Bakong Temple is one of the four temples which form part of the Roluos Group of Temples. The other temples in the group include Lolei, Preah Ko and Prasat Monti.  This group of temples predate Angkor Wat by a few centuries.

Bakong was built in the latter part of the 9th century and was the state temple for King Indravarman I. It was located in middle of what was then the first capital city of the Khmer empire – Hariharalaya.

Located only around 15km from Siem Reap town, Bakong is a popular destination for tourists. Although not as busy as the main temples at Angkor, it can still get quite busy.

The relatively short distance, make it a popular destination for visitors who want to explore the countryside and see the temples at the same time.

Temple Facts

Date:

881 AD (9th Century)

Religion:

Hinduism

Built By:

Indravarman I

Dedicated To:

Shiva

Style:

Khmer

Best Time to Visit:

Anytime, but morning is best.

Length of Visit:

45 - 60 minutes

Temple Pass:

Required

More information about the Angkor Temple Pass.

Bakong Temple Guide

Location

Bakong Temple is located about 15km outside of Siem Reap along National Road 6 towards Phnom Penh.

Getting There

There are two options for getting to Bakong. The quickest route is to head out of Siem Reap along Road 6 towards Phnom Penh. Keep going for around 15km and turn right when you reach Bakong Village, just before the Bakong Commune Hall. Most tuk tuks and taxi drivers will prefer this route as it is the most direct way to get to the temple.

Alternatively, you can take the back streets south out of Siem Reap towards the Tonle Sap. Then turn left and head towards Bakong Commune. This way is much further, but if you’re cycling and want to avoid the main road, this is a more preferable route to take.

There are many transport options available to visit this temple. It only takes around 20 – 30 minutes to reach by tuk tuk or taxi. For larger groups, minivans, minibuses, and buses are available. It’s also possible to cycle to Bakong.

Coordinates

13.3359307, 103.9719606

Distances

Siem Reap: 14.8km

Angkor Wat: 20km

Preah Ko: 1.4km

Lolei: 3km

Tours

Tours of Bakong temple generally incorporate the other temples in Roluos. In most cases, these temples are combined with other temples and attractions. Popular options on this tour include Beng Mealea or the floating villages.

It’s possible to spend half a day exploring the temples here. There are small restaurants around where you can stop for lunch. Many guests like to combine exploring the temples here with a cycle or quad bike ride in the Cambodian countryside.

Accommodation

There are a few options if you want to stay in Bakong. There are some small guesthouses and homestays. However, other than visiting the temples, there isn’t much to do in Bakong and most tourists will stay in accommodation in Siem Reap.

As a major tourist hub, Siem Reap has all kinds of accommodation available from small guest houses to large five-star resorts. You’re bound to find something within your price range in Siem Reap town.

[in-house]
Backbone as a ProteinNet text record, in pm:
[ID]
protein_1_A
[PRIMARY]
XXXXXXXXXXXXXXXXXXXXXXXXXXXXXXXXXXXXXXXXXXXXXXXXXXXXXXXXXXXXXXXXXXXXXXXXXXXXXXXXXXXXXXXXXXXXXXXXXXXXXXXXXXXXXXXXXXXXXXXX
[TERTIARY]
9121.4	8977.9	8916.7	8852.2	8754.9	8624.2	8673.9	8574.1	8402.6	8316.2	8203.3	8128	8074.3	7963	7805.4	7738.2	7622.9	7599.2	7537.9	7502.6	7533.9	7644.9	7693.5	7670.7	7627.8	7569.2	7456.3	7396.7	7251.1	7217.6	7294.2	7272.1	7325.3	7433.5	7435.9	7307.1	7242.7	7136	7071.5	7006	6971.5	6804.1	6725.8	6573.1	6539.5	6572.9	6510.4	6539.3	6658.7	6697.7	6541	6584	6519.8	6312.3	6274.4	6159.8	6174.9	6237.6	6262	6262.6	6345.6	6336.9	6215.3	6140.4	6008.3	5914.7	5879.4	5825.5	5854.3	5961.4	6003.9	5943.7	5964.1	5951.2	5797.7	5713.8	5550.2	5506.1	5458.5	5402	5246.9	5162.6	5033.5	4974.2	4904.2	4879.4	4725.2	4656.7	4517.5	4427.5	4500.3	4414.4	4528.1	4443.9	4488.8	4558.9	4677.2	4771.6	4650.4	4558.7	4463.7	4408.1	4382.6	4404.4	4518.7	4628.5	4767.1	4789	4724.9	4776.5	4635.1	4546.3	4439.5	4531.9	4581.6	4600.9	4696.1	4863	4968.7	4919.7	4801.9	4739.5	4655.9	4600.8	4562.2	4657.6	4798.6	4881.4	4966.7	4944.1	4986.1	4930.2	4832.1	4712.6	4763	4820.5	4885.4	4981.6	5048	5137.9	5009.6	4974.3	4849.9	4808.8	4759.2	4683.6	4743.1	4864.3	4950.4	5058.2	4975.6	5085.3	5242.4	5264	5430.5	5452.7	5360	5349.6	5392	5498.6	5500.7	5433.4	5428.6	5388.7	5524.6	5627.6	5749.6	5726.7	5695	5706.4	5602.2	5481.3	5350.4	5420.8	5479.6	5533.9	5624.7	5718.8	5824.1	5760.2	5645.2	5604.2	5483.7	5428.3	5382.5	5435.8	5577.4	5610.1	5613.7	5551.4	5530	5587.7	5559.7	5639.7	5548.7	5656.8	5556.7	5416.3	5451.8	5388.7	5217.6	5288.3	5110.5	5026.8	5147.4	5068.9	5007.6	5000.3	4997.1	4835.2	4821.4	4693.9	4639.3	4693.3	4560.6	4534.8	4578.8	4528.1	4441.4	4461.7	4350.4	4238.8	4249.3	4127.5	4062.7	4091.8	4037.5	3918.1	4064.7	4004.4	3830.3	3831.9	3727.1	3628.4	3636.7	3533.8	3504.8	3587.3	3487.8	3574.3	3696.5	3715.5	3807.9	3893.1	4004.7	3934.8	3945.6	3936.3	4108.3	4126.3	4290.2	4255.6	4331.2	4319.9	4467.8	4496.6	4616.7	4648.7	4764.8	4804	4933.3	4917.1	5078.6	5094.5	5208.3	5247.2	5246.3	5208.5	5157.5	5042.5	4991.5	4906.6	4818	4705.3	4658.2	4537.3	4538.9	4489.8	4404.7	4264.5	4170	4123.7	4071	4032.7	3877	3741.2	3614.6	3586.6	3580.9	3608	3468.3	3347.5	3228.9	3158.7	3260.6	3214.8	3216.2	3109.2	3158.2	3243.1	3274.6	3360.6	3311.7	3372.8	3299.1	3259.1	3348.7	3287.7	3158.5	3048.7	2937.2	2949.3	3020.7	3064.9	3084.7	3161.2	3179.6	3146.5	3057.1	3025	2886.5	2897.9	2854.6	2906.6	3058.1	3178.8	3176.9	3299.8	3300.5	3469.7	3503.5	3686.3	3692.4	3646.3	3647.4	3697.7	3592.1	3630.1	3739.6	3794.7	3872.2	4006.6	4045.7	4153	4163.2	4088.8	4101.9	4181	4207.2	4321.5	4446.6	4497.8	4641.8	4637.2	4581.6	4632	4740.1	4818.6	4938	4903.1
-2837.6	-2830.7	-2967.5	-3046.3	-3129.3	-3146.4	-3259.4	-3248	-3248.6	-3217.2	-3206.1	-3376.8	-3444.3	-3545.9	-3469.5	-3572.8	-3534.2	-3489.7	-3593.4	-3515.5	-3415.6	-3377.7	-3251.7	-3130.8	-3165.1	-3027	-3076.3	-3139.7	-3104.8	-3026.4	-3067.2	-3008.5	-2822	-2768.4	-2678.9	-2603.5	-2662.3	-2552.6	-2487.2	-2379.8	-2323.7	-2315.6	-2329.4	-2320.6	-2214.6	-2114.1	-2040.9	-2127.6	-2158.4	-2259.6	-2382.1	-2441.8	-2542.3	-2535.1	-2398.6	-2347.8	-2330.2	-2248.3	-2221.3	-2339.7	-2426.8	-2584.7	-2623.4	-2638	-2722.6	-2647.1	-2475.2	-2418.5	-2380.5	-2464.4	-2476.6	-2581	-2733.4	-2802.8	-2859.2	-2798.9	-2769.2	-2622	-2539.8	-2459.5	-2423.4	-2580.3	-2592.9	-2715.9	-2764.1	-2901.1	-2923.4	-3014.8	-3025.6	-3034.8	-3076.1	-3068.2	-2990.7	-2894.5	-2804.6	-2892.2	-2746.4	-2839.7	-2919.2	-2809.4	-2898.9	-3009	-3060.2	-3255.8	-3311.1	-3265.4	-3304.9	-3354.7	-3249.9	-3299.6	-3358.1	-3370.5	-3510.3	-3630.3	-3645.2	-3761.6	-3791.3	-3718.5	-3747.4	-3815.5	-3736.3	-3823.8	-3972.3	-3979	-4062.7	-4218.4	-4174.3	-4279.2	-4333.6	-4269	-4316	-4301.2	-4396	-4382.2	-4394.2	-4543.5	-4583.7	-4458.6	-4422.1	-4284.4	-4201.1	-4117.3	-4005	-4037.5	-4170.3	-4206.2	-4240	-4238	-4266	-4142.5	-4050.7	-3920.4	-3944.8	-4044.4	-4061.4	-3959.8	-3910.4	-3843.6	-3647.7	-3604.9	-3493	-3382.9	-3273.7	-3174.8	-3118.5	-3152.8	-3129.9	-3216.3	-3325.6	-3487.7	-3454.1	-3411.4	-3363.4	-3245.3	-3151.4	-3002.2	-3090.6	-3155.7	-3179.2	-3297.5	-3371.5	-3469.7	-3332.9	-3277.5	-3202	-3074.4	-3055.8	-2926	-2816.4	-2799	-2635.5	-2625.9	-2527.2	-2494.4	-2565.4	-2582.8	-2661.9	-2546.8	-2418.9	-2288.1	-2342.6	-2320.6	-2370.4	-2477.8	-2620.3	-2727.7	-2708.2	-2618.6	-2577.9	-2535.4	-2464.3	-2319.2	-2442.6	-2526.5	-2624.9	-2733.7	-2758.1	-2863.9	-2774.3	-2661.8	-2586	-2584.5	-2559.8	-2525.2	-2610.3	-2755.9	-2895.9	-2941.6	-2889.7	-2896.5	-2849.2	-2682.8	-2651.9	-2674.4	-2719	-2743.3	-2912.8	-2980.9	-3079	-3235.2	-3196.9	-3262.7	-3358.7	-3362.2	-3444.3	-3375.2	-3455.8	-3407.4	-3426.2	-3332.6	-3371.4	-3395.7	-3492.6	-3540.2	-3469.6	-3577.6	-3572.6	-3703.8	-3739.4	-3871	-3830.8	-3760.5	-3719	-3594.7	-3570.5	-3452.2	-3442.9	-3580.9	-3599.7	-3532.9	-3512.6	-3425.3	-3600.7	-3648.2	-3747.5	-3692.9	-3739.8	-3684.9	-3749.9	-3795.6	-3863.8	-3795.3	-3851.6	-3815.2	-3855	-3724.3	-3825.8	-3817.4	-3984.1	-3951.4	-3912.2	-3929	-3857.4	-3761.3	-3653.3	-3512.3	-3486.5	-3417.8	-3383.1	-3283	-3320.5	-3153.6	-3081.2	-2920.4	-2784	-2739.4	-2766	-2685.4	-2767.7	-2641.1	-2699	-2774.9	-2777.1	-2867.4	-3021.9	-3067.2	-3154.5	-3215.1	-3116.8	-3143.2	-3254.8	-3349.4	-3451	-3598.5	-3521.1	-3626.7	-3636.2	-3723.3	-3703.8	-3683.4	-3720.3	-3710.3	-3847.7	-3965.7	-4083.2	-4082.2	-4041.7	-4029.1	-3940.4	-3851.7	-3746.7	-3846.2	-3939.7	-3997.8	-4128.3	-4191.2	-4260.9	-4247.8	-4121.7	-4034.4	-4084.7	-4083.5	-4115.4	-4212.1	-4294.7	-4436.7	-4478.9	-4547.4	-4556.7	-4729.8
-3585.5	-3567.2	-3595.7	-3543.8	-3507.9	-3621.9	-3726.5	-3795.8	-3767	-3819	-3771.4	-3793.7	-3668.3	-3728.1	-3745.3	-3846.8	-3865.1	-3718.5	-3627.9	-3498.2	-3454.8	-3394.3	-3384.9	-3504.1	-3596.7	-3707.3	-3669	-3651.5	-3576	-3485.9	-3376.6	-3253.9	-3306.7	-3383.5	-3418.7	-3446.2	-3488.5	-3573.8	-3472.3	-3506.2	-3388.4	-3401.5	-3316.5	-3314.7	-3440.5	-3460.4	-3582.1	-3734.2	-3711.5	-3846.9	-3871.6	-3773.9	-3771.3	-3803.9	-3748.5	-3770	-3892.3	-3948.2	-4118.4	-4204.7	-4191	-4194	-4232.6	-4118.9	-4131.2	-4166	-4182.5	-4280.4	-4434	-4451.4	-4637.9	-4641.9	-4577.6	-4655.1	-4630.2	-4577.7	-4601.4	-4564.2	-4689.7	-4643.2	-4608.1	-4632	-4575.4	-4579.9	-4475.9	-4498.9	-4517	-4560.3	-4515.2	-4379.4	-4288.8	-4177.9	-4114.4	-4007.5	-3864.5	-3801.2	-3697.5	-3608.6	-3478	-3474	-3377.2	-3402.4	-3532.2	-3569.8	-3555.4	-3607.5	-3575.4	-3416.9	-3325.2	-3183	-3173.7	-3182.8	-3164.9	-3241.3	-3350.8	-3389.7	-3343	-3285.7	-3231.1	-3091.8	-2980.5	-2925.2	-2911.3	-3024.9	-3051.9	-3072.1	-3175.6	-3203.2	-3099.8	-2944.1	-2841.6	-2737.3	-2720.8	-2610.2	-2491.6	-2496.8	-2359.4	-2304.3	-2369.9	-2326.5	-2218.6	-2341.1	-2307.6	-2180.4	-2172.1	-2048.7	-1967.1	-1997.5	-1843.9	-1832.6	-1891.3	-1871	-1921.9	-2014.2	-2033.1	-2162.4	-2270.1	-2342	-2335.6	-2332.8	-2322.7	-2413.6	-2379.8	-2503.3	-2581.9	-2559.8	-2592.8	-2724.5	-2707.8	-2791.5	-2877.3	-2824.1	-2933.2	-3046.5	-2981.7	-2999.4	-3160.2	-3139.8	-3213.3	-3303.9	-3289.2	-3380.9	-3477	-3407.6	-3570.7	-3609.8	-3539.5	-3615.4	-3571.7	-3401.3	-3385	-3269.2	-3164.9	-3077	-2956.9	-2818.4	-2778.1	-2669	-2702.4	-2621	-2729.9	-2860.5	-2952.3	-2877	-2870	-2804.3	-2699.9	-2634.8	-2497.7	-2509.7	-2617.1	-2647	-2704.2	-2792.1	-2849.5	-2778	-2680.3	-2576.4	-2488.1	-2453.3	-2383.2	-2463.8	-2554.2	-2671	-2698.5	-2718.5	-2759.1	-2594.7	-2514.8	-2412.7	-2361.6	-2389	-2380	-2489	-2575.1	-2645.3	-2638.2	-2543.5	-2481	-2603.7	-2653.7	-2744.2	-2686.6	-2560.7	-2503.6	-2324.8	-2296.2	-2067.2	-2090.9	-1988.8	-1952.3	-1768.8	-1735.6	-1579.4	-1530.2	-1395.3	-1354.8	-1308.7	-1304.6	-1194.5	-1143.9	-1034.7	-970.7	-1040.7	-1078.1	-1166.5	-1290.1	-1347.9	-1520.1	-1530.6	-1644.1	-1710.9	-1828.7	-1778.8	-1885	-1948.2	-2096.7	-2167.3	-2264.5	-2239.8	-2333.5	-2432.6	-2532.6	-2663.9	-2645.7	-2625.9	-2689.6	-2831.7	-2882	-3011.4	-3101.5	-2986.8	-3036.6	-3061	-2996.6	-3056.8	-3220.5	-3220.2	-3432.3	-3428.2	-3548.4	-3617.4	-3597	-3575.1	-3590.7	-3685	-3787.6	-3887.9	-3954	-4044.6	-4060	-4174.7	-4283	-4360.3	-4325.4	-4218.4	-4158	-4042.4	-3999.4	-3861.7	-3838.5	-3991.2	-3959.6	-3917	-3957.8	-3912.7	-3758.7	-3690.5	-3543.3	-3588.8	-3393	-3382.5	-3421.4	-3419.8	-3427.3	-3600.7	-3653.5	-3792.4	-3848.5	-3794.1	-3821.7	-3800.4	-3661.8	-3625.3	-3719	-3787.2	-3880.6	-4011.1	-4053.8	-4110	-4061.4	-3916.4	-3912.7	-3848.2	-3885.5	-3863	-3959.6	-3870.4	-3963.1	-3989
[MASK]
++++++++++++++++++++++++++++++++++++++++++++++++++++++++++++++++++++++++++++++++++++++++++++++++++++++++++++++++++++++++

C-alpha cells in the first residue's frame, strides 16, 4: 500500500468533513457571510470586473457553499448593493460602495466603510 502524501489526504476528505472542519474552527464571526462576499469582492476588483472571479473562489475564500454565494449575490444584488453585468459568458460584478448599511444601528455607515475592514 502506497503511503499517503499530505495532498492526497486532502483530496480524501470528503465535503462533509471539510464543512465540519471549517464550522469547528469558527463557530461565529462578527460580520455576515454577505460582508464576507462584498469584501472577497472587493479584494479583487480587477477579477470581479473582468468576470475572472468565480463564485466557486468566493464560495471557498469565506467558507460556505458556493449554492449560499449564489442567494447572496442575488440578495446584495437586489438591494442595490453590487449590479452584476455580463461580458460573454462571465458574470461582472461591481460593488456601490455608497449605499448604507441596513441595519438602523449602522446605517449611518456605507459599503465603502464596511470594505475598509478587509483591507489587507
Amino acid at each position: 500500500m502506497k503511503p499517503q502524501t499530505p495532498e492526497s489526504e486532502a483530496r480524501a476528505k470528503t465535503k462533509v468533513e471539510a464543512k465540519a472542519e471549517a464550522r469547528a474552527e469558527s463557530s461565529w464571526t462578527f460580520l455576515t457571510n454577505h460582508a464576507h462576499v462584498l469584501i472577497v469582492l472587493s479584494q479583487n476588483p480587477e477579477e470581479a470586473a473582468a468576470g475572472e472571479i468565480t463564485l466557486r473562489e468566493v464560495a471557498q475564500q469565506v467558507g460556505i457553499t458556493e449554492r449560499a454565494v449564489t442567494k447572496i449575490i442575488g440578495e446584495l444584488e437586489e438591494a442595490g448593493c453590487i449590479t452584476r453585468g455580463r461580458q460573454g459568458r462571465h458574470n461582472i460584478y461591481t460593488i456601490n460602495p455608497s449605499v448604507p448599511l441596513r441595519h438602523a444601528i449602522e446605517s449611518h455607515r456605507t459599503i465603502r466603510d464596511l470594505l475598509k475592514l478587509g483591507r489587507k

If you’re looking for a more rural experience, you might want to consider a home stay in the area. You can stay in traditional Khmer homes and experience the local life.

Why Visit Bakong?

Bakong is a beautiful temple which predates Angkor Wat by a few hundred years. It’s also not as busy as the main temples at Angkor Wat, so you can explore in relative peace and quiet.

History

Bakong was constructed by the successors to jayavarman II and completed during the reign of Indravarman I in 881 AD. It was the first large sandstone temple mountain and was the official state temple of Indravarman I.

However, by the end of the 9th century, the capital was moved from Hariharalaya to Yasodharapura. Bakheng Temple was the new state temple for Yasovarman I, the son of Indravarman I.

Bakong Temple did maintain significance throughout the Khmer Empire as the temple was extended by subsequent kings in the 12th and 13th centuries.

Layout and Design

Bakong was the first temple mountain constructed from sandstone. The site is 900 x 700m and there are three enclosures and two moats.

Most of the structures for the outer enclosure don’t exist today and only part of the moat is still visible.

The main access is through the second enclosure where you can see an entry tower and a long causeway with large seven-headed serpents. There are also some brick buildings around.

Towards the end of the causeway, there are two sandstone structures on either side. It is thought that these may have been used as stores or libraries.

There are also some towers which can be explored and still contain many decorative features.

The pyramid part of the temple was built on five levels and at the bottom it measures 65 x 67m. It was reconstructed in the 1930s. A tower was added later in the 12th century.

Although the pyramid would have been covered in ornate carvings, very few exist today. There is a partial scene of what appears to be asuras in battle. There are also large stone statues of elephants and lions which act as guardians of the temple.

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